18 Oct 2011

Air Force pilot had history of flying dangerously

10:37 pm on 18 October 2011

A Defence Force Court of Inquiry has found an Air Force aerobatic pilot killed in a crash last year had a history of flying dangerously.

The investigation also found that he and other pilots had received no training in the manoeuvre he was practising at the time of the crash.

Squadron Leader Nick Cree, 32, a member of the Red Checkers display team, was practising a solo manoeuvre called the Fishtail Pass when he crashed near Bulls in Manawatu in January last year.

In a ruling issued on Tuesday, the Court of Inquiry found he had developed an unstable and dangerous technique to fly the manoeuvre which involves moving the nose of the plane to make the tail waggle like a fish.

Immediately before the crash, Squadron Leader Cree twice lost control of the plane, which the investigation found he did frequently without reporting the incidents.

It also found the pilot had never been trained in the manoeuvre and the supervision and monitoring was insufficient to correct the dangerous manner in which he was flying it.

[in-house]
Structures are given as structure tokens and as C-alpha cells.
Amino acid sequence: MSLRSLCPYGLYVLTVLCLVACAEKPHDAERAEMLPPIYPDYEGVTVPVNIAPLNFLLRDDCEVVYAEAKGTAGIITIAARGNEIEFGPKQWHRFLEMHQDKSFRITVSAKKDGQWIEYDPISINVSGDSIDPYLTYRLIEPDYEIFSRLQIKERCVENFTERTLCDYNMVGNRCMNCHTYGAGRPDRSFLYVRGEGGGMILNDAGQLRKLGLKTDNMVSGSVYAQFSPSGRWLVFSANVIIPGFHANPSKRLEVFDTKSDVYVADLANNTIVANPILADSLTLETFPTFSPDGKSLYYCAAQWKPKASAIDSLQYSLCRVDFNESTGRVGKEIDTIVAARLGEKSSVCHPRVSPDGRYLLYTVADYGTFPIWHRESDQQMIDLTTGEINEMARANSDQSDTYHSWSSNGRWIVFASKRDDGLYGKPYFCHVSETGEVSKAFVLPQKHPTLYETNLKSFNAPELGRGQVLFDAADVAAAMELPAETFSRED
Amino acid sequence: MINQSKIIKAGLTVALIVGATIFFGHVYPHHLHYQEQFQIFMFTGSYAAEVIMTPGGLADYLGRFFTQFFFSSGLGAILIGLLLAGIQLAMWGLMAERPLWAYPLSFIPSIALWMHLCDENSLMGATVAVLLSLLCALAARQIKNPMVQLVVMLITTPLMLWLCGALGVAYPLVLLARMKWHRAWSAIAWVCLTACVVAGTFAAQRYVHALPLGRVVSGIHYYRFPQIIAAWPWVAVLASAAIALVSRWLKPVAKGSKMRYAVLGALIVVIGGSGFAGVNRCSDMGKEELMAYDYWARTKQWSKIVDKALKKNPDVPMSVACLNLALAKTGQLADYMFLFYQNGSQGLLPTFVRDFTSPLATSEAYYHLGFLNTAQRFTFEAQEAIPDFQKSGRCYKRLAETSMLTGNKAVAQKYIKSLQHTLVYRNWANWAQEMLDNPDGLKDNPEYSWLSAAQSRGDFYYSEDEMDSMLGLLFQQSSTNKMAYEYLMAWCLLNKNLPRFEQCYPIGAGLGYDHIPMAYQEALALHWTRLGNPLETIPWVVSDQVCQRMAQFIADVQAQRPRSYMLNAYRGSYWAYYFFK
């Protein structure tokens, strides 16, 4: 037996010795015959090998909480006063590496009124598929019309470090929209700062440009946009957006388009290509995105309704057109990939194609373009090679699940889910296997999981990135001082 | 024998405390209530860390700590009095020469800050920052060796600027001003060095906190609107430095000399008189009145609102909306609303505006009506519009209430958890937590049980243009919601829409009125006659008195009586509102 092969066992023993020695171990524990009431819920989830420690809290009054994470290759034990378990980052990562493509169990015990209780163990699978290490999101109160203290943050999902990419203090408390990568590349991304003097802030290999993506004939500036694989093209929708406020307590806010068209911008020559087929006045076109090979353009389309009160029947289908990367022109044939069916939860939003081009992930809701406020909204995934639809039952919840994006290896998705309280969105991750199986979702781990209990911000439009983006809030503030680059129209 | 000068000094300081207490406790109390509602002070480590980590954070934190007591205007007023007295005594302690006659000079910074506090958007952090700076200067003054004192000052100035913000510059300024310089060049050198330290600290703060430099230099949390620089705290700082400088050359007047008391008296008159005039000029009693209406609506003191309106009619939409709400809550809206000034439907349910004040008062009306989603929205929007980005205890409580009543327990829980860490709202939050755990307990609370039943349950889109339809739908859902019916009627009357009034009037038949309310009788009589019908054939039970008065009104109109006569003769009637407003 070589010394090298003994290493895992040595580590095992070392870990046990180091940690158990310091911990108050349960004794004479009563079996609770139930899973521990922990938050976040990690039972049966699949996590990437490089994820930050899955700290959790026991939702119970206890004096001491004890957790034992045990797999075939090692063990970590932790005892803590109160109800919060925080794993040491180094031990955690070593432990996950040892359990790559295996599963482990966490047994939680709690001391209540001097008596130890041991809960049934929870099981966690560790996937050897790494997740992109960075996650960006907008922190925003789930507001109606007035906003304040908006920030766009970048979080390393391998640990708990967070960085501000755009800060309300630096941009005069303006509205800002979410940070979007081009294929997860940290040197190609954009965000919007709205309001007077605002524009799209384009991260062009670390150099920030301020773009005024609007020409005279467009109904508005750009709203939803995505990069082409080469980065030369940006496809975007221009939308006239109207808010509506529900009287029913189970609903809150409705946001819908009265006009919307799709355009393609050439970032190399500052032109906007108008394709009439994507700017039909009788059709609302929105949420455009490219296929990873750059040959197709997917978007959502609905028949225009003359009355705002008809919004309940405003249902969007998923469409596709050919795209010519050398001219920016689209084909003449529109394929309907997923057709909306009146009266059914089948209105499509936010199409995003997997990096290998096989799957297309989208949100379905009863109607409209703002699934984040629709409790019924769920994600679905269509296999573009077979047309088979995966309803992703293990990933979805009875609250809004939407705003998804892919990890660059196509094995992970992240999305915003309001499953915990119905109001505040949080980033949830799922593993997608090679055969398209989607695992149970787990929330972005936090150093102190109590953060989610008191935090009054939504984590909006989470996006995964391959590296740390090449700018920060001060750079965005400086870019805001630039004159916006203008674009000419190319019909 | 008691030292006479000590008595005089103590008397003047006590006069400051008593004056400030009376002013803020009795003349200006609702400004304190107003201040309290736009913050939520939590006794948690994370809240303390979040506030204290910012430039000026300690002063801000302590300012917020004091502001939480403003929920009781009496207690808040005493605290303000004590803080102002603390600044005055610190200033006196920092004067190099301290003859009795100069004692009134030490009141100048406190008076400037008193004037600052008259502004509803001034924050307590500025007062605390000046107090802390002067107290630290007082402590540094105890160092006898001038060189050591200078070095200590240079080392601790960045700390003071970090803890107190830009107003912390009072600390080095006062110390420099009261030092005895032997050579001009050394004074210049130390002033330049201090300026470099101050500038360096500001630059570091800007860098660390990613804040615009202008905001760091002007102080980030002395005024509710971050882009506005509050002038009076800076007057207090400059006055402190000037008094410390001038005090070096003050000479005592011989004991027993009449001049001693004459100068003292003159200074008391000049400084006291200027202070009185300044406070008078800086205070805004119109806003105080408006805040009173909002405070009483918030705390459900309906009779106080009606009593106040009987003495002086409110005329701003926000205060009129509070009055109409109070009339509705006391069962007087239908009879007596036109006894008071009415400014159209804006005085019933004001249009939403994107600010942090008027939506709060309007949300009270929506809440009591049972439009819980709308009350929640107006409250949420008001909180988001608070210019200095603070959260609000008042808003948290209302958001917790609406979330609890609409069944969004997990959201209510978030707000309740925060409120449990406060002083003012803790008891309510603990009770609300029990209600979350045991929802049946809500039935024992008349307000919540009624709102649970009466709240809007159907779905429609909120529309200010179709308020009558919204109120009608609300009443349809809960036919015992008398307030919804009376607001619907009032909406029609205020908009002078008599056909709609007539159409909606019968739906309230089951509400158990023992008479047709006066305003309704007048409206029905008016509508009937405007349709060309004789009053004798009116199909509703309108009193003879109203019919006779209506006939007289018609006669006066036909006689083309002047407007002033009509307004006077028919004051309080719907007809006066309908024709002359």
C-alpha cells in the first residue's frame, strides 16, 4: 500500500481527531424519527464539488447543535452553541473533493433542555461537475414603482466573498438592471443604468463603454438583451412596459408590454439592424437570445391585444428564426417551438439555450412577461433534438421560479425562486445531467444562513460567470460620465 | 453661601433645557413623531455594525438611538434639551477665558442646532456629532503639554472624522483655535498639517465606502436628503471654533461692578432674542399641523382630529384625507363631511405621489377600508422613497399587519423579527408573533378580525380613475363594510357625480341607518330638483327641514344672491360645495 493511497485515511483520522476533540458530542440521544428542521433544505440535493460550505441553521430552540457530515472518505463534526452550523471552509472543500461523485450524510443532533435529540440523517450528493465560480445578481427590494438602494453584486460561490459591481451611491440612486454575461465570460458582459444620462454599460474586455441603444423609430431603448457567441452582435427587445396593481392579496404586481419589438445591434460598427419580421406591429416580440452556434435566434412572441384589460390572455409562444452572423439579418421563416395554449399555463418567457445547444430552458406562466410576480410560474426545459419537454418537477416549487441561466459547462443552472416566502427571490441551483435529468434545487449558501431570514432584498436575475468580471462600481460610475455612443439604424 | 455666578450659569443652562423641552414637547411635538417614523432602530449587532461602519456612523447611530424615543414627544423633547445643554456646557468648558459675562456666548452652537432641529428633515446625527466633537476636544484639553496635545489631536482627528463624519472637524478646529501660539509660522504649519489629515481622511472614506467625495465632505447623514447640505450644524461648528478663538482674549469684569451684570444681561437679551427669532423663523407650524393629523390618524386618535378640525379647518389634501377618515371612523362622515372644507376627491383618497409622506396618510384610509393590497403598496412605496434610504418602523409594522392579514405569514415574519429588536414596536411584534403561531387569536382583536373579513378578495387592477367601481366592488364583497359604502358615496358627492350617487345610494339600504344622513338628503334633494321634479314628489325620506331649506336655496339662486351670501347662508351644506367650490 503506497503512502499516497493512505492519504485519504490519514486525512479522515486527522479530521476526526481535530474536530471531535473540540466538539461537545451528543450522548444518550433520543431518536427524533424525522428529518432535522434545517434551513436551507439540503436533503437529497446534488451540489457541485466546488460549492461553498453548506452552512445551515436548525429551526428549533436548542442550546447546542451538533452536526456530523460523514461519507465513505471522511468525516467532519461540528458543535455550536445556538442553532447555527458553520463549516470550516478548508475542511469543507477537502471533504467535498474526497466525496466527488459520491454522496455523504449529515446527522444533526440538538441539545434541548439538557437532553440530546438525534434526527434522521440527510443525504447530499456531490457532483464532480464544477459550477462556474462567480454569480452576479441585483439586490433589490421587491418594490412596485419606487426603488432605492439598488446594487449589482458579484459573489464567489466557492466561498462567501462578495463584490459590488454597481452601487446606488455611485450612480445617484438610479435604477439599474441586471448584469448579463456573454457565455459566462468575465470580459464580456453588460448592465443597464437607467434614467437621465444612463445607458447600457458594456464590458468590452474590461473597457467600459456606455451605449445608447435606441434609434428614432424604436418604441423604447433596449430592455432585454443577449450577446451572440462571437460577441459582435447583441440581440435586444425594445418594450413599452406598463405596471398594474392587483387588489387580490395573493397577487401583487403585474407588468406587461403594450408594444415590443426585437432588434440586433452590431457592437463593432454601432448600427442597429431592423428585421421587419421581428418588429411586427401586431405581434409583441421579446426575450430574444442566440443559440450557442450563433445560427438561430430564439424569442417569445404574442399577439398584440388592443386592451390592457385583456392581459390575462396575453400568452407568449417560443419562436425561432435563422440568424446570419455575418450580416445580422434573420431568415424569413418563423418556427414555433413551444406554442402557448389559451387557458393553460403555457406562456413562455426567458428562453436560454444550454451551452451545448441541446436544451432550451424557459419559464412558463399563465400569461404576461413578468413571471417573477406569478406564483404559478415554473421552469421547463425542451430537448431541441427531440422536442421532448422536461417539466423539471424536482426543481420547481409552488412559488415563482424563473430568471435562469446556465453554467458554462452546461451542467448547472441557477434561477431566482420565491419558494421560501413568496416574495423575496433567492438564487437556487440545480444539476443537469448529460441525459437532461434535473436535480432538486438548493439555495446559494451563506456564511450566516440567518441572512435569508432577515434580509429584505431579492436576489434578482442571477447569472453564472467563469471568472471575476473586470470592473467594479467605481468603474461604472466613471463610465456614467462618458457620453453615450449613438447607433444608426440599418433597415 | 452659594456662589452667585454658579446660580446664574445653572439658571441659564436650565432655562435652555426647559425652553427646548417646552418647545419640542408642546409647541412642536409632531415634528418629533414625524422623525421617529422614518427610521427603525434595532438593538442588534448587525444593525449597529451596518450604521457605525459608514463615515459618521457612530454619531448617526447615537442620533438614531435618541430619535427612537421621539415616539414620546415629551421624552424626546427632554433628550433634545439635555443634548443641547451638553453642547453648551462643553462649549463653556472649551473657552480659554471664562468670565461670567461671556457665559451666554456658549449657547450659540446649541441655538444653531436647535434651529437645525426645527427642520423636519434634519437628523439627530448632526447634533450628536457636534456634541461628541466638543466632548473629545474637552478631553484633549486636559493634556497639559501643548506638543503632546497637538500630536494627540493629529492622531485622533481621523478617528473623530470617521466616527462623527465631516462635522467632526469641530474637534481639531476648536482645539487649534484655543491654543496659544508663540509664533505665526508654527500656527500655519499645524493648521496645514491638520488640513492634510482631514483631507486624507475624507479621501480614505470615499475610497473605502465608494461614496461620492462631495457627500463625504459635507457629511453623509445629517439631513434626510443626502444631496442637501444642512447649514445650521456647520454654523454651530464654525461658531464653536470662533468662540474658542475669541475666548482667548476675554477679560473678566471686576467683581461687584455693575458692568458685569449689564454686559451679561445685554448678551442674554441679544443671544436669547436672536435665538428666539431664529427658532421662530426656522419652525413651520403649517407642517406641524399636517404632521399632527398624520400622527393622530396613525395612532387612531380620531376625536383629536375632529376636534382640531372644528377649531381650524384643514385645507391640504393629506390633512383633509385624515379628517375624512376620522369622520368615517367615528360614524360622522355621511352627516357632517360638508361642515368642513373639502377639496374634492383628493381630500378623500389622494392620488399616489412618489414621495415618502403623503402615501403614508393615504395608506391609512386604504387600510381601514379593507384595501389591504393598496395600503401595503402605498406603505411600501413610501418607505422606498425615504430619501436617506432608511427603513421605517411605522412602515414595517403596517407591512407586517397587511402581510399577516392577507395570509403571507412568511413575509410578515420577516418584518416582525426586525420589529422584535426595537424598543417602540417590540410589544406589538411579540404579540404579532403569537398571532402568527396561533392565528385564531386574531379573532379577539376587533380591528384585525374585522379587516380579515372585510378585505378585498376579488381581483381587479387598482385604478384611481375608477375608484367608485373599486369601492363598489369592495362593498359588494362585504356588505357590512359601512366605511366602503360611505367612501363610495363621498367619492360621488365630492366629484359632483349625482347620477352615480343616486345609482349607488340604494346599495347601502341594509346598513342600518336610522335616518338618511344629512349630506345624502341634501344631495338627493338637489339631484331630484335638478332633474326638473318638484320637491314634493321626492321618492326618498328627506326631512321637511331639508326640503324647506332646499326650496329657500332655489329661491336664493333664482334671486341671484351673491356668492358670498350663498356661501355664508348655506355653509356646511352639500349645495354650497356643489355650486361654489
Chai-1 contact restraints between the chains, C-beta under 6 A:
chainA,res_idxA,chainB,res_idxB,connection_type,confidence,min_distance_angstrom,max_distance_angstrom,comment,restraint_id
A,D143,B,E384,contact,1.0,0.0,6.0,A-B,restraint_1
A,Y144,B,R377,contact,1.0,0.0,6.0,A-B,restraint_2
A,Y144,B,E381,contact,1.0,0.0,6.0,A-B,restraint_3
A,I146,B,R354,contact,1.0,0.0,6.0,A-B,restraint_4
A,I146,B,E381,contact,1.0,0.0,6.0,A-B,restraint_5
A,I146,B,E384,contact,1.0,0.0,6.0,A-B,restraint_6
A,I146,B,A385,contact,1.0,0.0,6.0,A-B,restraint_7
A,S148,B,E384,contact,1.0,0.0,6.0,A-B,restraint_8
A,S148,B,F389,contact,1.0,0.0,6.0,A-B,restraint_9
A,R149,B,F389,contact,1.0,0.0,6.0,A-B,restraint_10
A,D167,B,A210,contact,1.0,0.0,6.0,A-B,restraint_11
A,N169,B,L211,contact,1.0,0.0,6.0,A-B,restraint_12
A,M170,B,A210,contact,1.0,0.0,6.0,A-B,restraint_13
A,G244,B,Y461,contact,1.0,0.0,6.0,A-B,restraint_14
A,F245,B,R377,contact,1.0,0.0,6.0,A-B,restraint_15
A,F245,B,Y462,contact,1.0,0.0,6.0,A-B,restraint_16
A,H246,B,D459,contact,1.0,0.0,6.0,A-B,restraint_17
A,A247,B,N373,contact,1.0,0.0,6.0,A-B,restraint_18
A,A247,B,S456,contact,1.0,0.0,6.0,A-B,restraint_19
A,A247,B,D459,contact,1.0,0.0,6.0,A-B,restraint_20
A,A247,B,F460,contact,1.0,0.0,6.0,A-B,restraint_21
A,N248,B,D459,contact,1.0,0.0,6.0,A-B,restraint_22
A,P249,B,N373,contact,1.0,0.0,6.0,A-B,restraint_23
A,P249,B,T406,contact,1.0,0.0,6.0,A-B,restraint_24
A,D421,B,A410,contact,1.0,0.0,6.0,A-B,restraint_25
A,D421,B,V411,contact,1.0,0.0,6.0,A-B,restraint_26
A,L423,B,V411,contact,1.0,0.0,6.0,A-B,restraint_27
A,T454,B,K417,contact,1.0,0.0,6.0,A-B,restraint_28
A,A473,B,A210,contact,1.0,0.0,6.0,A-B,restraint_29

Air Force 'let pilot down'

The Chief of the Air Force says the service let down the pilot "to a degree".

Air Vice-Marshall Peter Stockwell told Radio New Zealand's Checkpoint programme Squadron Leader Cree was an experienced pilot and the Air Force relies on them to make the correct judgements.

He says other Red Checkers pilots have flown that manoeuvre safely having been through the same system with the same orders, procedures, training and supervision.

"At the end of the day, Nick continued to fly it beyond the point that all other pilots had successfully flown it."

The Air Force says it has taken steps to improve the system.